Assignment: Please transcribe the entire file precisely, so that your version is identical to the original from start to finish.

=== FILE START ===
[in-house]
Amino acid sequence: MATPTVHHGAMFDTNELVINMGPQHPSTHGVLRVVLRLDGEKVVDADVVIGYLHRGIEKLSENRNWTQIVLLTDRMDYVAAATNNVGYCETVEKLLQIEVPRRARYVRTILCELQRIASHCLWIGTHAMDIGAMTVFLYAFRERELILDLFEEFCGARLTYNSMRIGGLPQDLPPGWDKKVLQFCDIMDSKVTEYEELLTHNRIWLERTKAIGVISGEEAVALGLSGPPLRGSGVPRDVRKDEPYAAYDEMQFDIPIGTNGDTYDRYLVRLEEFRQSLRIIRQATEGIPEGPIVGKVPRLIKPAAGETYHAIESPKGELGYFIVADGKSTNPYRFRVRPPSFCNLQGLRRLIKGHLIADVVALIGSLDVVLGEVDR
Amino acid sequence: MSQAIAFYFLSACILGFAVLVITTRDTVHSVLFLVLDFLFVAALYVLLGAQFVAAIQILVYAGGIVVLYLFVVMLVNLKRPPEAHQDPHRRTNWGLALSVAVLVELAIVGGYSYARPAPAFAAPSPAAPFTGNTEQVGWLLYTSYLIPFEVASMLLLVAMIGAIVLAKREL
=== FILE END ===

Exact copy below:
[in-house]
Amino acid sequence: MATPTVHHGAMFDTNELVINMGPQHPSTHGVLRVVLRLDGEKVVDADVVIGYLHRGIEKLSENRNWTQIVLLTDRMDYVAAATNNVGYCETVEKLLQIEVPRRARYVRTILCELQRIASHCLWIGTHAMDIGAMTVFLYAFRERELILDLFEEFCGARLTYNSMRIGGLPQDLPPGWDKKVLQFCDIMDSKVTEYEELLTHNRIWLERTKAIGVISGEEAVALGLSGPPLRGSGVPRDVRKDEPYAAYDEMQFDIPIGTNGDTYDRYLVRLEEFRQSLRIIRQATEGIPEGPIVGKVPRLIKPAAGETYHAIESPKGELGYFIVADGKSTNPYRFRVRPPSFCNLQGLRRLIKGHLIADVVALIGSLDVVLGEVDR
Amino acid sequence: MSQAIAFYFLSACILGFAVLVITTRDTVHSVLFLVLDFLFVAALYVLLGAQFVAAIQILVYAGGIVVLYLFVVMLVNLKRPPEAHQDPHRRTNWGLALSVAVLVELAIVGGYSYARPAPAFAAPSPAAPFTGNTEQVGWLLYTSYLIPFEVASMLLLVAMIGAIVLAKREL